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+ Common Diseases and Antibiotics William Bortcosh, MD.

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1 + Common Diseases and Antibiotics William Bortcosh, MD

2 + Introduction Lectures are boring Let’s jump right into questions!

3 + Case #1 A 7-year-old female presents with a complaint of cough. Her mother reports that she has had a runny nose and cough for one day. Her skin felt “hot hot” today, so she came to the hospital to see you. On examination her temperature is 101° F, her heart rate is 90, her respirations are 25 breaths per minute, her blood pressure is 100/70, and her oxygen saturation is 99% on room air. She is alert and playful. She has clear rhinorrhea and injected nasal mucosa. You hear inspiratory rhonchorous sounds bilaterally. What do you want to do? A. Give chloramphenicol Give chloramphenicol B. Give ampicillin and gentamicin Give ampicillin and gentamicin C. Give artesunate followed by ACTs Give artesunate followed by ACTs D. Give ampicillin/cloxacillin combination drug Give ampicillin/cloxacillin combination drug E. Do nothing Do nothing

4 + Case #1: A. Chloramphenicol WRONG! You give the patient chloramphenicol. She develops aplastic anemia and dies. Gram +Gram -AnaerobesAtypical ChloramphenicolYes (moderate staph coverage) Yes (moderate coverage) YesNo Major Adverse Reactions ChloramphenicolAplastic anemia, bone marrow suppression, increased risk of leukemia, gray baby syndrome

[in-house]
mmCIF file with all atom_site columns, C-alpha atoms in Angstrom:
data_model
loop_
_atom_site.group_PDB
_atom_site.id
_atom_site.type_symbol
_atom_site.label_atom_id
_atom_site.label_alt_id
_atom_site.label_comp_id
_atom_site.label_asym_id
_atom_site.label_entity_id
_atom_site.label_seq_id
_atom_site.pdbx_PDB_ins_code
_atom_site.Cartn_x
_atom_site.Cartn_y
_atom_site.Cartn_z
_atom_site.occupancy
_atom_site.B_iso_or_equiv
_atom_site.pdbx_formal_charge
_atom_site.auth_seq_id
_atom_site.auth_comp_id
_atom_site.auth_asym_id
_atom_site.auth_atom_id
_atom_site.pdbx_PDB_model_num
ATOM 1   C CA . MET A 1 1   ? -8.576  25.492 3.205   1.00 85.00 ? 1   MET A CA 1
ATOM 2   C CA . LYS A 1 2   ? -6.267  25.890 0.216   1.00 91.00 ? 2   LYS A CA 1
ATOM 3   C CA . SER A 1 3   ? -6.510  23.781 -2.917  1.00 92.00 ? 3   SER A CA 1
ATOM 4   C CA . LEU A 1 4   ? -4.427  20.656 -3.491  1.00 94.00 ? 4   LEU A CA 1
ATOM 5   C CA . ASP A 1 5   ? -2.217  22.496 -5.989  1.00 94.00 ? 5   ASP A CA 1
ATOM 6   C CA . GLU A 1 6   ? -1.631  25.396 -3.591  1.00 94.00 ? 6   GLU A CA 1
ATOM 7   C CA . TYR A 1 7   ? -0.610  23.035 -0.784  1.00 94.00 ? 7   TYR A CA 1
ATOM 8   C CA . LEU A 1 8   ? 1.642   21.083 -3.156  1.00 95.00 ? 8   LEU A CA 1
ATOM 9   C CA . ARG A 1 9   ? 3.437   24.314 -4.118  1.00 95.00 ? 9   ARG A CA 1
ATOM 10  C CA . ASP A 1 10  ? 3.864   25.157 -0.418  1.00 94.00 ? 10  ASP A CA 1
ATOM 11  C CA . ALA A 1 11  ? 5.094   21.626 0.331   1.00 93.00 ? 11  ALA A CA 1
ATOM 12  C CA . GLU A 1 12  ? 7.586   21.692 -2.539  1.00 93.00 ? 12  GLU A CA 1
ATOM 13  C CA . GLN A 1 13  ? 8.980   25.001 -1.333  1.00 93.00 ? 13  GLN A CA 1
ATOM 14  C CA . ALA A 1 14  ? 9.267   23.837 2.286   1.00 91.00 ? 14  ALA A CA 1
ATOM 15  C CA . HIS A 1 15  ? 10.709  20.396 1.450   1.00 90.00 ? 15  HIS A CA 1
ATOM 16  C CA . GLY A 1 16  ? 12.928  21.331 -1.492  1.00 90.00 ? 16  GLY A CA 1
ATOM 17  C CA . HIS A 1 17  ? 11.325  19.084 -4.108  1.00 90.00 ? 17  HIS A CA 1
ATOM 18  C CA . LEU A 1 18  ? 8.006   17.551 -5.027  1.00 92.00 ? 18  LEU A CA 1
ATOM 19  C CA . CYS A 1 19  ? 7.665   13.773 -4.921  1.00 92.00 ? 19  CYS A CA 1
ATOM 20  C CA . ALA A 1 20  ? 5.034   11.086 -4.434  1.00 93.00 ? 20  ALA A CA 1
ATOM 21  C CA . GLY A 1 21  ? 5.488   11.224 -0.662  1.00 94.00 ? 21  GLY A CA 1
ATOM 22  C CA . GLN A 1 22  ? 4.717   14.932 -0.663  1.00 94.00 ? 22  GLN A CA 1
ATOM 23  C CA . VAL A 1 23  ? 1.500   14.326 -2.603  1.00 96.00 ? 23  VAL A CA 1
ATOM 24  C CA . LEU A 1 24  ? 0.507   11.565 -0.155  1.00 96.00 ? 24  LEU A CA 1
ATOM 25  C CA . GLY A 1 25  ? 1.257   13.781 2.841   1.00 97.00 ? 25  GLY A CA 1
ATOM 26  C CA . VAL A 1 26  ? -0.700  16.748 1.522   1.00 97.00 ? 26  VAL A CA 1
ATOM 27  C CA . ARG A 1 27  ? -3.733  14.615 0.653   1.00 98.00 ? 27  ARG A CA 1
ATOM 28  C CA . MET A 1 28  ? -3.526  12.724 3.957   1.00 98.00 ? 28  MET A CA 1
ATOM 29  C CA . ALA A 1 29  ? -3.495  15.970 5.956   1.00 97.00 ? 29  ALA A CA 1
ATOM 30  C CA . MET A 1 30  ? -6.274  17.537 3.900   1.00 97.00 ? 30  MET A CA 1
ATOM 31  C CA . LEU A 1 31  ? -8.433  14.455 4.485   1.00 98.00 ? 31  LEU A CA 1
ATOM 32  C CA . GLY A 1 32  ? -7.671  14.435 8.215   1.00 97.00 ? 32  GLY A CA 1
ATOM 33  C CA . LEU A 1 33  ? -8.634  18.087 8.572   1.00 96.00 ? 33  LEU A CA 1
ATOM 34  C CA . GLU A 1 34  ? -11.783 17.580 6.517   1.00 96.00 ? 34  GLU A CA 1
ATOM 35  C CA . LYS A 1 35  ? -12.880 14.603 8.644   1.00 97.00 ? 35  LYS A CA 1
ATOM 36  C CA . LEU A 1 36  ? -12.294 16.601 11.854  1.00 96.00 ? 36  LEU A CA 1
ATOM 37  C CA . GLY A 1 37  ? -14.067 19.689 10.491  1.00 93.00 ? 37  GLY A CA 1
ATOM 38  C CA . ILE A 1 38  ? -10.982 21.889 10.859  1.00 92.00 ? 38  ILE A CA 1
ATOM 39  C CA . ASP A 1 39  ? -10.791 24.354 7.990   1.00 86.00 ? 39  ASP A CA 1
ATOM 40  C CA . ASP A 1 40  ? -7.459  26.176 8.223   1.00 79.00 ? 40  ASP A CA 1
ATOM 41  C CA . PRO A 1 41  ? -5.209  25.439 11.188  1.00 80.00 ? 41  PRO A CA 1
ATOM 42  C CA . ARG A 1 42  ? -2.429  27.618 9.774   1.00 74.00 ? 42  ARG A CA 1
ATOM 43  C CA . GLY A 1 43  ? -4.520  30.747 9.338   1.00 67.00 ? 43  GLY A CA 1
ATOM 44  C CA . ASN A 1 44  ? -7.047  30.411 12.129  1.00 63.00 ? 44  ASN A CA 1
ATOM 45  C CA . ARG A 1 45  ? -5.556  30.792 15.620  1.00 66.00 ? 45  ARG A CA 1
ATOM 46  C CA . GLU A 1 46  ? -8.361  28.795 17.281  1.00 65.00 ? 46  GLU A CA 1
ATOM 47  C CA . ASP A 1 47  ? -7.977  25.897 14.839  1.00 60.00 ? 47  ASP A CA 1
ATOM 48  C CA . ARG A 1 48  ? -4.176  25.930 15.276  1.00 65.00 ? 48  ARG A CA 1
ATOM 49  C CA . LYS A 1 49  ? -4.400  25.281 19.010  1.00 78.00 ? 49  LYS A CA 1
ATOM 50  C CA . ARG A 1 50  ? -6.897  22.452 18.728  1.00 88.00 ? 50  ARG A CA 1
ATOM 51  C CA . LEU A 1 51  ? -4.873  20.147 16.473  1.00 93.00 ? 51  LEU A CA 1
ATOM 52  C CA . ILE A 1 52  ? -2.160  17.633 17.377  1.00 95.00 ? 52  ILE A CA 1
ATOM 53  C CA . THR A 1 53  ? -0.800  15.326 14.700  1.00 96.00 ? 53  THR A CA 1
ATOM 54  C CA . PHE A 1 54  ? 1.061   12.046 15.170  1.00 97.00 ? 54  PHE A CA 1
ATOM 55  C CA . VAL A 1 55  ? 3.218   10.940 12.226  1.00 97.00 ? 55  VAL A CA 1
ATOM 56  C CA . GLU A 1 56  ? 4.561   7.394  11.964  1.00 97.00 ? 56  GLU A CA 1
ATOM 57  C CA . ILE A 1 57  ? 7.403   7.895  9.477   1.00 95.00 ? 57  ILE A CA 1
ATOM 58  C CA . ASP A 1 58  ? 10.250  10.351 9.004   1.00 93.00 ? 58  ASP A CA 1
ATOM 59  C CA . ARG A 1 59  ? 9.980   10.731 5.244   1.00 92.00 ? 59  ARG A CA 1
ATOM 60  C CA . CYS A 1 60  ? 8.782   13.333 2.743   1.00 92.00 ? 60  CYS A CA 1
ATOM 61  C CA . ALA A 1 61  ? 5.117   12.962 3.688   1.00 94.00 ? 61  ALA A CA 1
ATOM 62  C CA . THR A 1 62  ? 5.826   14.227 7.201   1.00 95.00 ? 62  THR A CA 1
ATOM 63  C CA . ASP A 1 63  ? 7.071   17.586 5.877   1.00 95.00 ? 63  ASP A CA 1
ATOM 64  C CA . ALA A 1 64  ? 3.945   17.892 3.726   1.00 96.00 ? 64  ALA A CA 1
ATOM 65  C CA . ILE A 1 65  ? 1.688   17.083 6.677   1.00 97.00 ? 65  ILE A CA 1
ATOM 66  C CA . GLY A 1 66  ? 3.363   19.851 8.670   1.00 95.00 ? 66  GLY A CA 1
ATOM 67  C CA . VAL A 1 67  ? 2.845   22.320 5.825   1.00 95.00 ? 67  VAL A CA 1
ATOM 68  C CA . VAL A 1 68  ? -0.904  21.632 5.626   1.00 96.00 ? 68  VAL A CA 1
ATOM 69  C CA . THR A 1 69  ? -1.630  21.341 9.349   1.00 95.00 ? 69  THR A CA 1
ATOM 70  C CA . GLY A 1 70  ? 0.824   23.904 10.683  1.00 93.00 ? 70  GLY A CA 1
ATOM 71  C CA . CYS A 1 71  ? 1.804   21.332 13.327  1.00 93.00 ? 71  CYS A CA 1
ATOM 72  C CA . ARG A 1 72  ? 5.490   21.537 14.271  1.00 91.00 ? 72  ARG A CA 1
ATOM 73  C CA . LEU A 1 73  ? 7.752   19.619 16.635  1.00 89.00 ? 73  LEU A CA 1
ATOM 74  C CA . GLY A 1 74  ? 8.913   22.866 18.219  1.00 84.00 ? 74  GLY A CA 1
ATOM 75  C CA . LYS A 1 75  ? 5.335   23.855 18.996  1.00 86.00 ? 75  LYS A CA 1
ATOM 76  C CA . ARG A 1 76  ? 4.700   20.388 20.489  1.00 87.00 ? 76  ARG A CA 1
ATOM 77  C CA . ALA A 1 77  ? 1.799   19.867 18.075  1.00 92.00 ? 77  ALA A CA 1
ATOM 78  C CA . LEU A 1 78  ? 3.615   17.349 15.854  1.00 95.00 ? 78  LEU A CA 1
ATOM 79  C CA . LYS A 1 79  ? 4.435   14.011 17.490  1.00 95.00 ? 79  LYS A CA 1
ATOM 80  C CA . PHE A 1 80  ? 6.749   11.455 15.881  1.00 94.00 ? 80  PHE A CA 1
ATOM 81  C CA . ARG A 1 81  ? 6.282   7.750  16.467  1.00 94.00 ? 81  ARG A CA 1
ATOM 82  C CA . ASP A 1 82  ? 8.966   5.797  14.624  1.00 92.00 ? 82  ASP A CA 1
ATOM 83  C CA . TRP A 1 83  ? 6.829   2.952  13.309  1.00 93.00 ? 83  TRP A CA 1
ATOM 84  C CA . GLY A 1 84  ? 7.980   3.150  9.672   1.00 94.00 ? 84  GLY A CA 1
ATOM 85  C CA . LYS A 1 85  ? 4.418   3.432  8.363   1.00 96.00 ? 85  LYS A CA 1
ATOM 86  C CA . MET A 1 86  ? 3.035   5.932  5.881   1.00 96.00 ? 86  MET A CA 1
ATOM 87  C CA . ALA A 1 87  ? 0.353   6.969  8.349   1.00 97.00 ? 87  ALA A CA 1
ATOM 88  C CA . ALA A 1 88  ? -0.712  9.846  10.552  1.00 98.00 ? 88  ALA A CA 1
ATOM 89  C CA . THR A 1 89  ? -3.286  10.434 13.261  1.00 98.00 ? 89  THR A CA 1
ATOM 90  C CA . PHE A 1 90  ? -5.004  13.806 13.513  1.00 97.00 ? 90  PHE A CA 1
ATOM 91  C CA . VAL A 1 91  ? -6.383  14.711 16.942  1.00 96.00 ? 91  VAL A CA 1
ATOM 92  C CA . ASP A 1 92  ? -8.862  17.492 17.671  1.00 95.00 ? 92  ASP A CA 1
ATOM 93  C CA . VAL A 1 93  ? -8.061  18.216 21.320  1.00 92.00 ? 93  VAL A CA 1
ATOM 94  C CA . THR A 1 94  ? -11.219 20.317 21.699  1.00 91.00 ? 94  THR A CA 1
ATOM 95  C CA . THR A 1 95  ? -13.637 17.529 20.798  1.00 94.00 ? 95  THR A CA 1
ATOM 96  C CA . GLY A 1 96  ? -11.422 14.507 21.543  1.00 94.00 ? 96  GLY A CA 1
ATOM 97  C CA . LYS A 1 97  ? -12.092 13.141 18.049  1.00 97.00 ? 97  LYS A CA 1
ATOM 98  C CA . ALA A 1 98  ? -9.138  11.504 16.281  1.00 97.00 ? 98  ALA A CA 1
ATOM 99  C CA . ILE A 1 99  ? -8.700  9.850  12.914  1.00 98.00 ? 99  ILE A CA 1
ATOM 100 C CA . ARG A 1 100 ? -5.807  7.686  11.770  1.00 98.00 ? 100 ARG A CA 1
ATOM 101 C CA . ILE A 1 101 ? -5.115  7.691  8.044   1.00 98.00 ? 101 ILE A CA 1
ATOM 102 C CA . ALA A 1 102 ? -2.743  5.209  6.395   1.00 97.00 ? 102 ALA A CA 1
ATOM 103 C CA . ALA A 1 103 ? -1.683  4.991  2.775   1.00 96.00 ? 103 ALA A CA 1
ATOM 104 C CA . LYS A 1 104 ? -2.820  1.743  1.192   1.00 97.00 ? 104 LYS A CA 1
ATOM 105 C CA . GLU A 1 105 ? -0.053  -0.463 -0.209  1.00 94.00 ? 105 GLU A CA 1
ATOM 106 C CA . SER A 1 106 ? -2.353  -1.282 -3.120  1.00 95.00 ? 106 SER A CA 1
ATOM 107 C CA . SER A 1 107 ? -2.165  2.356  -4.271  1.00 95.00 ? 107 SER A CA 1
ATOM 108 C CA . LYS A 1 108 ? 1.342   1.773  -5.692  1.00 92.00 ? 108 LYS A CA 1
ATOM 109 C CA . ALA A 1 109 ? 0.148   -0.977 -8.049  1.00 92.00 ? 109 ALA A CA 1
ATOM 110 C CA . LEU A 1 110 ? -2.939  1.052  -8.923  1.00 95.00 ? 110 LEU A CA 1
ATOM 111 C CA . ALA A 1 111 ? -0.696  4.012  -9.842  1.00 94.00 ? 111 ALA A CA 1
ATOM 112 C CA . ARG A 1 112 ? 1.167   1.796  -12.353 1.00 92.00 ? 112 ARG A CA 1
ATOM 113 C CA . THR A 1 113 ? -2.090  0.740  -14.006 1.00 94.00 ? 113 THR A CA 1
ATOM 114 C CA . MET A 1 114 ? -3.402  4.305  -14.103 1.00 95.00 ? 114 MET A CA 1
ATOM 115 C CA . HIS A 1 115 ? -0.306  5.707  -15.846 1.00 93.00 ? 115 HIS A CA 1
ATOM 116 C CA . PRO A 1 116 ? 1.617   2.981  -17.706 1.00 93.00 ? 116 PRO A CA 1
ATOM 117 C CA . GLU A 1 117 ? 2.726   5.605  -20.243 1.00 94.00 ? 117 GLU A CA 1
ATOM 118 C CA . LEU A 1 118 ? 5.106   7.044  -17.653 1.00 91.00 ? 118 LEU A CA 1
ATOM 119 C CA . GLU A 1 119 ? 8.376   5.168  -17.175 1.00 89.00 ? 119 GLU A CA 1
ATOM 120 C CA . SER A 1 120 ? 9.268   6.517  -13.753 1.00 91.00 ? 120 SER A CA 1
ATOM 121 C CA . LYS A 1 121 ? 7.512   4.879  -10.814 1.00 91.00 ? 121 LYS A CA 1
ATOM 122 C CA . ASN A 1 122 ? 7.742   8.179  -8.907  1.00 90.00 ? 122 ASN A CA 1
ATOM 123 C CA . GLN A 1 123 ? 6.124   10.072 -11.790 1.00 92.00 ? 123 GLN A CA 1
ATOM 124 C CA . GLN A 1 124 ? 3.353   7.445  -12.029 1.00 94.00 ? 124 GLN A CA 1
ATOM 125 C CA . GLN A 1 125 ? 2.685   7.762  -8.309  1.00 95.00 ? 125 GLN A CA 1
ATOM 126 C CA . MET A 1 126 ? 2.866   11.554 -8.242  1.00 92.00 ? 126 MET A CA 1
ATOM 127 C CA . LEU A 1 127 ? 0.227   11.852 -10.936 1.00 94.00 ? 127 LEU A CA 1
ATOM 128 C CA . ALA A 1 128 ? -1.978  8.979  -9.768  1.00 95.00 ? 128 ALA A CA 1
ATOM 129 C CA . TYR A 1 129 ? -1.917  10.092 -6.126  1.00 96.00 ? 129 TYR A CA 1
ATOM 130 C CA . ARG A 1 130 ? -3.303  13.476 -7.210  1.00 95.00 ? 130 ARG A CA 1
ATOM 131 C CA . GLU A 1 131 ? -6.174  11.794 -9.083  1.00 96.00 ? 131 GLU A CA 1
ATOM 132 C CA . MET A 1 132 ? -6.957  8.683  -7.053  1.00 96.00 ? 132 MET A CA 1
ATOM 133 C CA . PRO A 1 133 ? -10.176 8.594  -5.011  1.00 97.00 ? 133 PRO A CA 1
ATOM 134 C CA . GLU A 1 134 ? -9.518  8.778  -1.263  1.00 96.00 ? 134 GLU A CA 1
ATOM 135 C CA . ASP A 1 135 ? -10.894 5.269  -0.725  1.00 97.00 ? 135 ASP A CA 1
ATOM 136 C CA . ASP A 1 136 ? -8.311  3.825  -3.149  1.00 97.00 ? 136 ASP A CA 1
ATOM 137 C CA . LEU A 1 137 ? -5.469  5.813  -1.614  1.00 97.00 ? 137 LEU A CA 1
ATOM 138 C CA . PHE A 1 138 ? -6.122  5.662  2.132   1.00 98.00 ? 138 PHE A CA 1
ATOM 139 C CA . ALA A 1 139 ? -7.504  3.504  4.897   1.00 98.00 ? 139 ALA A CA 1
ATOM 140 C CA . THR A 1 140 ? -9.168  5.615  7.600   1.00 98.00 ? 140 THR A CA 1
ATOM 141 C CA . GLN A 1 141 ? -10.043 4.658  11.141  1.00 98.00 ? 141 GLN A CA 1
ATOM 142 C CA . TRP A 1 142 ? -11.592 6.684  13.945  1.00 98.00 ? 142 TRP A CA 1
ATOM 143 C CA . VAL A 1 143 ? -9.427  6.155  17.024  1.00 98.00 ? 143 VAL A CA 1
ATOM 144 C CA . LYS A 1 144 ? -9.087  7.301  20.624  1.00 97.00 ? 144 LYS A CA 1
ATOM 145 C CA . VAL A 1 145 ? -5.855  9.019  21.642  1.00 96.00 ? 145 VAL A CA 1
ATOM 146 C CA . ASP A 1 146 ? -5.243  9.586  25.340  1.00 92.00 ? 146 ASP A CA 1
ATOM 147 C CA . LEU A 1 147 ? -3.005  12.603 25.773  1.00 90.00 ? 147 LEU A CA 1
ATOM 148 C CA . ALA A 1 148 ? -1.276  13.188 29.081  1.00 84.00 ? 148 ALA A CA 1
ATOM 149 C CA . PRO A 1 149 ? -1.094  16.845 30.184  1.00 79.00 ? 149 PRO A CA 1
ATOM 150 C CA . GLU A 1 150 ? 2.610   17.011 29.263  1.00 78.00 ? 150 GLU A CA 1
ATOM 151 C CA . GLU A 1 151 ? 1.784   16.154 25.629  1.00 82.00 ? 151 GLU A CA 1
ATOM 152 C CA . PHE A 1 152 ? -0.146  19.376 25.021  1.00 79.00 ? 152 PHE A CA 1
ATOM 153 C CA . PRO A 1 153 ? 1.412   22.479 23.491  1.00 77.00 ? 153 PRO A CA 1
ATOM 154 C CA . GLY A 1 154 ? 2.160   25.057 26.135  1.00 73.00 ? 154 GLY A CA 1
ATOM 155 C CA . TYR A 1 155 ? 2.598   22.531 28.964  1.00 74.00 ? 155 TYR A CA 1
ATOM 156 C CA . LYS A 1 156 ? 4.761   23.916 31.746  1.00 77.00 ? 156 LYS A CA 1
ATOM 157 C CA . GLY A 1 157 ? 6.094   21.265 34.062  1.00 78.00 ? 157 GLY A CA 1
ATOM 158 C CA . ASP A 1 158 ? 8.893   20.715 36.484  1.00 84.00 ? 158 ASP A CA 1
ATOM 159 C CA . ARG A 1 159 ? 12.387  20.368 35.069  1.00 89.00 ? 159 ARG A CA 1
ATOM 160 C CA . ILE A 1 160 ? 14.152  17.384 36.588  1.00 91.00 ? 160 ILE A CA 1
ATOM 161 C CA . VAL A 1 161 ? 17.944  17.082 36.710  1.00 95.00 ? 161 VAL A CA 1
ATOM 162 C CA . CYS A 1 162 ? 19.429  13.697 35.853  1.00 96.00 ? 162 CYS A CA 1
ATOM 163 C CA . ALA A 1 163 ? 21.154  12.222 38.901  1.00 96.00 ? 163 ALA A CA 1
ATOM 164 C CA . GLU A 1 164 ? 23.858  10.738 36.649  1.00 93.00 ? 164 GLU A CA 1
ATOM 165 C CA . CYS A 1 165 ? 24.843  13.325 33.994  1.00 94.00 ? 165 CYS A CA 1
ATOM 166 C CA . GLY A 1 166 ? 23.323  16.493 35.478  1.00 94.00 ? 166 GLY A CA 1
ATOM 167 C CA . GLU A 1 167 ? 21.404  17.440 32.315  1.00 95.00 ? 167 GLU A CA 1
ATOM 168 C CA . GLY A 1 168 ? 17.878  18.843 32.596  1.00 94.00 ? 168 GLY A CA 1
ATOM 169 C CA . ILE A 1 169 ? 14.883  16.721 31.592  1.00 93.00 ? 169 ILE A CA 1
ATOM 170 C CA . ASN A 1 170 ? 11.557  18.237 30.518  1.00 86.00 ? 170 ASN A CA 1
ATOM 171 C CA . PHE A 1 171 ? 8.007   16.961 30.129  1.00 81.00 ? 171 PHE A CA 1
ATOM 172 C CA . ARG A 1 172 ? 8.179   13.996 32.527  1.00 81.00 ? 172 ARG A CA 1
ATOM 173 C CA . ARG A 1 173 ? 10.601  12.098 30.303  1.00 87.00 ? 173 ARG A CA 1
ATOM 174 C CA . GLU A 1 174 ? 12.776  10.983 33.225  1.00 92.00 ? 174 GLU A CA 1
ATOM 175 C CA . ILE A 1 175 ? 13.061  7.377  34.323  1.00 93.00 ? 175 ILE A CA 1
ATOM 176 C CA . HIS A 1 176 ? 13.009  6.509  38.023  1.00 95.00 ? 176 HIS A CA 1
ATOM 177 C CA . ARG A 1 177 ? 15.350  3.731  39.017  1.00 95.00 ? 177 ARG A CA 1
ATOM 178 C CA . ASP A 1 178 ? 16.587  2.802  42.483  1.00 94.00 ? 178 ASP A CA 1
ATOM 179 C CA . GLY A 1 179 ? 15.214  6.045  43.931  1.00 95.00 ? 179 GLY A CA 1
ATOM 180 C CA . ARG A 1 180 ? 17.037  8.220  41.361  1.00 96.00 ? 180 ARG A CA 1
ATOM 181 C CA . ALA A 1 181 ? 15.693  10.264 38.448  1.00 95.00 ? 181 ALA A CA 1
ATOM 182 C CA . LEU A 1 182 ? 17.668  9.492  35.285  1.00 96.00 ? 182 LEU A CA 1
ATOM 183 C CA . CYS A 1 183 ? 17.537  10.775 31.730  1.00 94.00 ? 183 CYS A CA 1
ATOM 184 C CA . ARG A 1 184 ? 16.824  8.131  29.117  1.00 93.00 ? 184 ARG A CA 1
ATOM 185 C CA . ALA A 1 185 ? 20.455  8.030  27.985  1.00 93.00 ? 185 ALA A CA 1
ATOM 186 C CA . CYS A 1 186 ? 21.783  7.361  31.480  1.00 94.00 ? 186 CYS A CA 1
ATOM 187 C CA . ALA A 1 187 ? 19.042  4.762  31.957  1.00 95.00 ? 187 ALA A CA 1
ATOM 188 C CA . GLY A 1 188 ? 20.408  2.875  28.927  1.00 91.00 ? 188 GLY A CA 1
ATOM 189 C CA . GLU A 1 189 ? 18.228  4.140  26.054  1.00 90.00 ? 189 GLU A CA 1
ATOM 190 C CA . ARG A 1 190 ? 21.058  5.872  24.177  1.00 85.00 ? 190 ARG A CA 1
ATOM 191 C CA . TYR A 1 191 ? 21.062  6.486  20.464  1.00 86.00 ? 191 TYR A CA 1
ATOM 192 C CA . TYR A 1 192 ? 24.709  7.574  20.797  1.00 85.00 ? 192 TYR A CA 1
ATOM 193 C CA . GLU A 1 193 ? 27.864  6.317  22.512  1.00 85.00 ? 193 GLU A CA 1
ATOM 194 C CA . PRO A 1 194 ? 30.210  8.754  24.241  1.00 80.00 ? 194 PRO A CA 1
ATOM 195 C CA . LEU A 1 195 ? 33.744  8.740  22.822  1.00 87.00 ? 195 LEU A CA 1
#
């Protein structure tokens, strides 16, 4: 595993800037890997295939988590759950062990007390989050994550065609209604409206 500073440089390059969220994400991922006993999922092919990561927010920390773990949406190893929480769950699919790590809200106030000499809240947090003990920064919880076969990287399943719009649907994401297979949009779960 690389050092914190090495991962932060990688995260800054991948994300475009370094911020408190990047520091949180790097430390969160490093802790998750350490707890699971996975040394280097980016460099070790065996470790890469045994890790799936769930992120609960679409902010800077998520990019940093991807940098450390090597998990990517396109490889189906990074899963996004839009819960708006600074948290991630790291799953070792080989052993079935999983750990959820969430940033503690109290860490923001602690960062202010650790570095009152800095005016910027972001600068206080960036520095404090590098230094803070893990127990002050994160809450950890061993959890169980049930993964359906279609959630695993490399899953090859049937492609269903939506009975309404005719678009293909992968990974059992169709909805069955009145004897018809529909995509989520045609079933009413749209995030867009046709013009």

5 + Case #1: B. Ampicillin and Gentamicin WRONG! This patient did not have a pneumonia. She develops acute kidney injury and ends up staying in the hospital for a total of 21 days. Gram +Gram -AnaerobesAtypical AmpicillinYes (poor staph coverage) Yes (moderate coverage) Poor coverage No GentamicinNoYesNo Major Adverse Reactions AmpicillinAllergic reaction, diarrhea GentamicinRenal toxicity, ototoxicity, vestibular toxicity

6 + Case #1: C. Artesunate and ACTs WRONG! This patient did not have malaria. Your patient develops a new fever after initiating the ACTs. She was hospitalized for 3 days to search for a cause for the fever. (insert image) Gram +Gram -AnaerobesAtypical ChloramphenicolYes (moderate staph coverage) Yes (moderate coverage) YesNo Major Adverse Reactions ArtesunateNone DihydroartemisininDrug fever, diarrhea, nausea PiperaquineDrug fever, diarrhea, nausea